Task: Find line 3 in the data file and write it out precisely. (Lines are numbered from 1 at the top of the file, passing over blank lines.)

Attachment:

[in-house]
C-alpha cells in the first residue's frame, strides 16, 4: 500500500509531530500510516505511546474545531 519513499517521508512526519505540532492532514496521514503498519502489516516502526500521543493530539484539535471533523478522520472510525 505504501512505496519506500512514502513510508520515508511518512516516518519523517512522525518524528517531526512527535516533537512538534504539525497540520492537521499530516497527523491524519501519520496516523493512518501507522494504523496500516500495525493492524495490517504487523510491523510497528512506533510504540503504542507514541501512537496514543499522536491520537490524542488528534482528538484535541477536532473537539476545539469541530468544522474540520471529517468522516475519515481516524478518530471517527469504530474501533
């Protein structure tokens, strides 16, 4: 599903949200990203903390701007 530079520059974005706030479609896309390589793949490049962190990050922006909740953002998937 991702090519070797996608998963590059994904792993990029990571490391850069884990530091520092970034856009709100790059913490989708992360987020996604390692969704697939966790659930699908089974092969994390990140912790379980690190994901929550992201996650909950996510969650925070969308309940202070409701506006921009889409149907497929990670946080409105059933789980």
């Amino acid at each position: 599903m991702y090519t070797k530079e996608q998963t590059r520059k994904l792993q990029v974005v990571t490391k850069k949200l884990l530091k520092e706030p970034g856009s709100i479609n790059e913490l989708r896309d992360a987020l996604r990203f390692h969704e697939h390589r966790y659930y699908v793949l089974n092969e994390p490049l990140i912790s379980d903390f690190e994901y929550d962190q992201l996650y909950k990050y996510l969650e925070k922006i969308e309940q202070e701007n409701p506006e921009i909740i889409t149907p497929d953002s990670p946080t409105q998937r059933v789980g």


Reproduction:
């Protein structure tokens, strides 16, 4: 599903949200990203903390701007 530079520059974005706030479609896309390589793949490049962190990050922006909740953002998937 991702090519070797996608998963590059994904792993990029990571490391850069884990530091520092970034856009709100790059913490989708992360987020996604390692969704697939966790659930699908089974092969994390990140912790379980690190994901929550992201996650909950996510969650925070969308309940202070409701506006921009889409149907497929990670946080409105059933789980």